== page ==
During the past few nice weather days, your thoughts may have been on planting. Buying landscape plants can be confusing. Most garden centers offer about any size, color and shape of landscape plants. But which plant is right for your own landscape?
Every landscape plant should have a tag, which tells some basic information. An example is the name of the plant.
Other information is most important, and if not found on the tag you should ask a knowledgeable garden center employee before you buy. Is the plant an annual or perennial, does it like sun or shade, and how tall does it grow?
Without this basic information you may make a landscape mistake that you end up looking at for years.
Landscape ornamental plants are generally divided into annuals, biennials, herbaceous perennial and woody ornamentals. The following may help you understand the plant’s tag:
Annuals complete their life cycles in a single growing season.
They sprout, flower and die in one season. They must be planted again the following growing season. Common annuals are pansies and zinnias. Also included among the annuals are the tender perennials that are killed by the frost if left outdoors. These include begonias, impatiens and geraniums.
Biennials, such as foxglove, normally complete their life cycles in two growing seasons. They grow vegetatively the first season and flower the second season. After flowering, they die and must be replanted.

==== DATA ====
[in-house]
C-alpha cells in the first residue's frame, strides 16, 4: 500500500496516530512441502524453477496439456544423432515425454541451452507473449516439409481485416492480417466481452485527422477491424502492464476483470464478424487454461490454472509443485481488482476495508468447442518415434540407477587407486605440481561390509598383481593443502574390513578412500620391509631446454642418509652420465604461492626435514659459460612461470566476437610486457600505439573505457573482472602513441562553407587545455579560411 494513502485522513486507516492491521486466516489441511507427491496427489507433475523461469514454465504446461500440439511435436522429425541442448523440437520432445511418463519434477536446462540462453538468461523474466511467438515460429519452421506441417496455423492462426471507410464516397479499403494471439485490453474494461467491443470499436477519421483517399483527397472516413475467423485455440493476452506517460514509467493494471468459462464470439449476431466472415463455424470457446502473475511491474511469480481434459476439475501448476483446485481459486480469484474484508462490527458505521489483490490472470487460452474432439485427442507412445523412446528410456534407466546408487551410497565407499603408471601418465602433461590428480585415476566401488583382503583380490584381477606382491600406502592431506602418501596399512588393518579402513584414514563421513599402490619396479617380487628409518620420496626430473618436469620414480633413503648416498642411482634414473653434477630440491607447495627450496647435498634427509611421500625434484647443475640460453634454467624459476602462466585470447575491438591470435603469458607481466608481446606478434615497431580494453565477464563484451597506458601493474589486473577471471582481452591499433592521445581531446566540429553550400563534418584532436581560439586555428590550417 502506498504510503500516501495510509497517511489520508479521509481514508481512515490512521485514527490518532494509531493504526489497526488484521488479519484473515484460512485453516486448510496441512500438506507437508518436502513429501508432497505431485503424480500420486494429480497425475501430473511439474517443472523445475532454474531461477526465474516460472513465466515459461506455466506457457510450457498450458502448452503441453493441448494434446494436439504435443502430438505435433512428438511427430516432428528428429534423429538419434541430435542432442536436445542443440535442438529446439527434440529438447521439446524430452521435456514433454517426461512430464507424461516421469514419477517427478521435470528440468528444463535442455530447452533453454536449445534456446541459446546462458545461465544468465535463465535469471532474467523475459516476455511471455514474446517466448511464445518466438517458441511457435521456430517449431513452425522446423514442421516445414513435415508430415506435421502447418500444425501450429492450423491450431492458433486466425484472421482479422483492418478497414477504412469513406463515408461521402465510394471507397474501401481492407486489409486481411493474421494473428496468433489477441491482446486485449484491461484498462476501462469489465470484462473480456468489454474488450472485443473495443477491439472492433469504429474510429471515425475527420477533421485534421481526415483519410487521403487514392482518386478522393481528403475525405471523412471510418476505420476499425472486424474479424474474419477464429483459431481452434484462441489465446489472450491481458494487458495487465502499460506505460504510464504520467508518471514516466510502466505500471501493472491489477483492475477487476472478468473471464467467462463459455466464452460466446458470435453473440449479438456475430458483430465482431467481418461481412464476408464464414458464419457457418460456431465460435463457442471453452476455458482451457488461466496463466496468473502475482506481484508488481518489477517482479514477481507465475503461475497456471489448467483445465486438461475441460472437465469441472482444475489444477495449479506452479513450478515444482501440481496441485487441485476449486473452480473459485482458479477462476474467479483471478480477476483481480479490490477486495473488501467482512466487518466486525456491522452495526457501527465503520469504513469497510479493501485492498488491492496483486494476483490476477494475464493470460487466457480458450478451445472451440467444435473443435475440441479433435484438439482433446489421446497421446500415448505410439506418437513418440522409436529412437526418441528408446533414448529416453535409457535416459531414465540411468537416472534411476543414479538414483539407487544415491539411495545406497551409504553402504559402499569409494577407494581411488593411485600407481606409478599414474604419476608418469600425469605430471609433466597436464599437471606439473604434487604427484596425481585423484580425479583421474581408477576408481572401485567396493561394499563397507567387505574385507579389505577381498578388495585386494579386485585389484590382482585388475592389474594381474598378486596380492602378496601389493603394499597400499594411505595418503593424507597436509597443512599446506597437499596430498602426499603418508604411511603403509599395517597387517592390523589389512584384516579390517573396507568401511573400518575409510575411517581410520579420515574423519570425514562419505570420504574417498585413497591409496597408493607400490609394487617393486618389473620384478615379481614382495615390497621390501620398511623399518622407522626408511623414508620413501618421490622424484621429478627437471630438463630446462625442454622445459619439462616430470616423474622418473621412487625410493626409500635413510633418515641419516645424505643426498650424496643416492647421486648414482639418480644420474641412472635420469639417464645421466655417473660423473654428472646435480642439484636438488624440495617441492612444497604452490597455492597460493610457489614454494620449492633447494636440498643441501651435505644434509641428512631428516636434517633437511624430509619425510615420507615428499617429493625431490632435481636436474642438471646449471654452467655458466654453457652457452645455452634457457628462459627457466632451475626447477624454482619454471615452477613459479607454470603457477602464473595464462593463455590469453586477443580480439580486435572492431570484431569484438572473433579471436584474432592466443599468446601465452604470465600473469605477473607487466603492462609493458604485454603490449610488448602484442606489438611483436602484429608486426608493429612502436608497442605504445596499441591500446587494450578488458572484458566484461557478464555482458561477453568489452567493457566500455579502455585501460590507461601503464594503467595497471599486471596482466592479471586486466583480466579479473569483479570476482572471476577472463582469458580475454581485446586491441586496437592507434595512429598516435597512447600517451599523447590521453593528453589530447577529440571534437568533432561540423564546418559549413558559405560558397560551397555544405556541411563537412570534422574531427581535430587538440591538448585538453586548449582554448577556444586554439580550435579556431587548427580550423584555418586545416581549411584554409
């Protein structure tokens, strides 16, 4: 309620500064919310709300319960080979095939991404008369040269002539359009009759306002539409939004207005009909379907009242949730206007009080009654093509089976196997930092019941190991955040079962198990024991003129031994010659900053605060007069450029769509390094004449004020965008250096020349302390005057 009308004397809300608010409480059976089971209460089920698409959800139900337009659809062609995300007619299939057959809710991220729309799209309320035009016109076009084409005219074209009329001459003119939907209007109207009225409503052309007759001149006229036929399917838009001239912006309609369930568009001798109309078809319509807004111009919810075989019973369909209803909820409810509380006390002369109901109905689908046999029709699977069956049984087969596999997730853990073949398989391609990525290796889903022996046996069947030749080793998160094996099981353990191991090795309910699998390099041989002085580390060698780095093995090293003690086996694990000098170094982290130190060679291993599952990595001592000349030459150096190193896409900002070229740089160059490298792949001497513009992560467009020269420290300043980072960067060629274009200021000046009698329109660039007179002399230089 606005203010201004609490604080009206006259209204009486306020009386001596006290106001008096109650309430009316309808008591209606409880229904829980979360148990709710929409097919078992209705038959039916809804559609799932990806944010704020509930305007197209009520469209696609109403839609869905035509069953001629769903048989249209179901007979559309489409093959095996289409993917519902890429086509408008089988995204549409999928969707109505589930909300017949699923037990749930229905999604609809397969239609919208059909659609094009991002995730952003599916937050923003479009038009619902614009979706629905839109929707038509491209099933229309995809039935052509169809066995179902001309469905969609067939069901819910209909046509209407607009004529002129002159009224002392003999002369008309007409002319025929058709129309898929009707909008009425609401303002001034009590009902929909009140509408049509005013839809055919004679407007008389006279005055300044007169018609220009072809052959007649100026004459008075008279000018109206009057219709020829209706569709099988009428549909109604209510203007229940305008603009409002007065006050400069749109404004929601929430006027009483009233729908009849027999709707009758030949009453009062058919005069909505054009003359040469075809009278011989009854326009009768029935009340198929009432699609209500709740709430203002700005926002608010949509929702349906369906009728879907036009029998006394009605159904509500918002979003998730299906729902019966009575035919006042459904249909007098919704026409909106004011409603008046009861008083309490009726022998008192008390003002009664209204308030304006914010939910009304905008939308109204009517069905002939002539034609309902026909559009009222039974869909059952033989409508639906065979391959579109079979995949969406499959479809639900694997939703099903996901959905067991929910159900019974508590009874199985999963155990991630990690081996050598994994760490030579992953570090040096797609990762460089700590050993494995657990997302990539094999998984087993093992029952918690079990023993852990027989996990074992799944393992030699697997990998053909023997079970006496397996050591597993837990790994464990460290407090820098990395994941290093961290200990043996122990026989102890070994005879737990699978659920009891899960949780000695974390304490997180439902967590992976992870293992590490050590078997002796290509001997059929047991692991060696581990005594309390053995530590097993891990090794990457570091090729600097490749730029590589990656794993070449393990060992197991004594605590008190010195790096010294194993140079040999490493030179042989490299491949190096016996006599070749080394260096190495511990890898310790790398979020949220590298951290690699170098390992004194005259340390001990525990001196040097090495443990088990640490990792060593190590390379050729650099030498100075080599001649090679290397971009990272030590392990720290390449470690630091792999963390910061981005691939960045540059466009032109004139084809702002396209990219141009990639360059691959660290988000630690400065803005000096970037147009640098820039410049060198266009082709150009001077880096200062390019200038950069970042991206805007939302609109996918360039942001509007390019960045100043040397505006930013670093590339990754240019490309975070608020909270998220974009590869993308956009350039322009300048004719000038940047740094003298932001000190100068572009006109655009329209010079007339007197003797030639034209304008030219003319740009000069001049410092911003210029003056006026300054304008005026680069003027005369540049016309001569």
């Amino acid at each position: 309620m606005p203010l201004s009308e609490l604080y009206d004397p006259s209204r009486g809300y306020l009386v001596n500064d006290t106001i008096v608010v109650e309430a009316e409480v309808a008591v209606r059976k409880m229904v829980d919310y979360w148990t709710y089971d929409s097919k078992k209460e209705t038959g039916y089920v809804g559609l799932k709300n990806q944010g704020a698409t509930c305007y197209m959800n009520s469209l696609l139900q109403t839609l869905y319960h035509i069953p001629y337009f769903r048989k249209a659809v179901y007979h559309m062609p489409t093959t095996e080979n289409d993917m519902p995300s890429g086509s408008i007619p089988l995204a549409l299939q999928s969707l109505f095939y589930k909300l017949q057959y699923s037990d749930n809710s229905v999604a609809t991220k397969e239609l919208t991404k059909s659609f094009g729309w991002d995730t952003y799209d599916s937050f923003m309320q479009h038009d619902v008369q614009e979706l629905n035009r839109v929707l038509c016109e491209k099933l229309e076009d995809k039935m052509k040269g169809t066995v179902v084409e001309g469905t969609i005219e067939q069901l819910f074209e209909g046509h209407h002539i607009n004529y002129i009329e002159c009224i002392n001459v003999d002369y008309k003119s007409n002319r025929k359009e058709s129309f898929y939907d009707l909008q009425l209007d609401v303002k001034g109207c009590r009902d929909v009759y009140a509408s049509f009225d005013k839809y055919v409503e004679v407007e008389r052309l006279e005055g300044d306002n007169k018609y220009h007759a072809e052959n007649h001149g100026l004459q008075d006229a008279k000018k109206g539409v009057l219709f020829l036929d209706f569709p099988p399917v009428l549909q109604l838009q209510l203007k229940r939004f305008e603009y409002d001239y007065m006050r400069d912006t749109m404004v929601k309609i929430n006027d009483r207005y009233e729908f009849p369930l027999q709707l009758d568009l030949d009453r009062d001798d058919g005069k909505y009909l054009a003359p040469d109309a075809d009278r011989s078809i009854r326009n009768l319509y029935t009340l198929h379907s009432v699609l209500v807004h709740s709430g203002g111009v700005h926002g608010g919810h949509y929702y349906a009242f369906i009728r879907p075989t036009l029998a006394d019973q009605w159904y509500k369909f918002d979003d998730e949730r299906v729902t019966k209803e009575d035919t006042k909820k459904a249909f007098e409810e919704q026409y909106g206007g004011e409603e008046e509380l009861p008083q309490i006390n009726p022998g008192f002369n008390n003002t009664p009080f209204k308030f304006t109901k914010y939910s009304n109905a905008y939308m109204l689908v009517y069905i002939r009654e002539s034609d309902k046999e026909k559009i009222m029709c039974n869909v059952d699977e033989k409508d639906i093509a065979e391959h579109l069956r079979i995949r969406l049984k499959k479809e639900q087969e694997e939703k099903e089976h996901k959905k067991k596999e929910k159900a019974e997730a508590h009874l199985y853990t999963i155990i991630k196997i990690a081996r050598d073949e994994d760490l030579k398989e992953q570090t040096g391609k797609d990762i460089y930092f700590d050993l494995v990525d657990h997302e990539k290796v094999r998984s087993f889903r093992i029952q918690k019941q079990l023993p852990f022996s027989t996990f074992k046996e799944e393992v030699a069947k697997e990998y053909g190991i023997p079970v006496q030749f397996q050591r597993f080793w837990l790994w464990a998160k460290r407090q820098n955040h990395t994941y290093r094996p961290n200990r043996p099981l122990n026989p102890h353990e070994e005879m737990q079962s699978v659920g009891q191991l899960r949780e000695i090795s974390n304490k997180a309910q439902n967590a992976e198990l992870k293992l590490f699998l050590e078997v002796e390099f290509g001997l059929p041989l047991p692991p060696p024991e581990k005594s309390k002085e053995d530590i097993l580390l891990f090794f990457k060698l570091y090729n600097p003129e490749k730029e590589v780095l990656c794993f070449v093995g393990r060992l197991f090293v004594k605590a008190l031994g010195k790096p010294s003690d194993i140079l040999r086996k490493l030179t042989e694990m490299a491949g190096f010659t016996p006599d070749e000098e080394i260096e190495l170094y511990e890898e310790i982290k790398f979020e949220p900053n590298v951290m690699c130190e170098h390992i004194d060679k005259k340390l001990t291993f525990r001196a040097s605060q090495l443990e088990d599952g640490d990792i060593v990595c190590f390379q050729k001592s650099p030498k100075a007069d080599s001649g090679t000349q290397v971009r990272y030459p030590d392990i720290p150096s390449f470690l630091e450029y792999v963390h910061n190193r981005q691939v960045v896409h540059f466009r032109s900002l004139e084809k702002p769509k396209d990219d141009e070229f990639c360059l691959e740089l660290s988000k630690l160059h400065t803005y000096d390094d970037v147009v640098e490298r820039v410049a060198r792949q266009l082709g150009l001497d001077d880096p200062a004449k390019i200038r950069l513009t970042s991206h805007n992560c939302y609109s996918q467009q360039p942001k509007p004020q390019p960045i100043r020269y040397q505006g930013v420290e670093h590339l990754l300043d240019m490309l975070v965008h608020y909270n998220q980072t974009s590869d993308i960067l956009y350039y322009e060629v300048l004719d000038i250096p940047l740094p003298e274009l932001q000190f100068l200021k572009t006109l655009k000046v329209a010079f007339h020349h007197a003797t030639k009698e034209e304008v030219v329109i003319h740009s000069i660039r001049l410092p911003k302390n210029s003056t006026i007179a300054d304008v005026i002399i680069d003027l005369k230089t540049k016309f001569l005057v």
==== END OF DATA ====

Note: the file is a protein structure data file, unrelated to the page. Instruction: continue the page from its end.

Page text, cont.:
Herbaceous perennials live from year to year and have varying blooming times.
These plants produce comparatively soft tissues that often die back to ground level at the end of the growing season.
Common herbaceous perennials are yarrow, hostas and bulbs.
Woody ornamentals are typically perennial plants that produce woody, aboveground stems and branches. Woody ornamentals include trees, shrubs and vines.
Ornamental plants in the landscape vary in their environmental and cultural requirements, as well as their adaptability to climate, soils and other conditions.
Select plants adapted to Georgia’s climate.
Select plants adapted to the site, including soil conditions, light and moisture.
Group plants in the landscape according to these criteria and their maintenance requirements.
Consider drought tolerant plants for areas that cannot be irrigated or that require little supplemental watering.
Select and purchase pest-tolerant plants. This will reduce the need for pesticide applications to control diseases and insect pests.
Select plants that can be maintained within the resources of the person caring for the landscape.
With basic knowledge of plants and by asking a few questions, you can select the plant best for your landscape.
Clark Beusse is the Dawson County extension agent. For more information, call (706) 265-2442.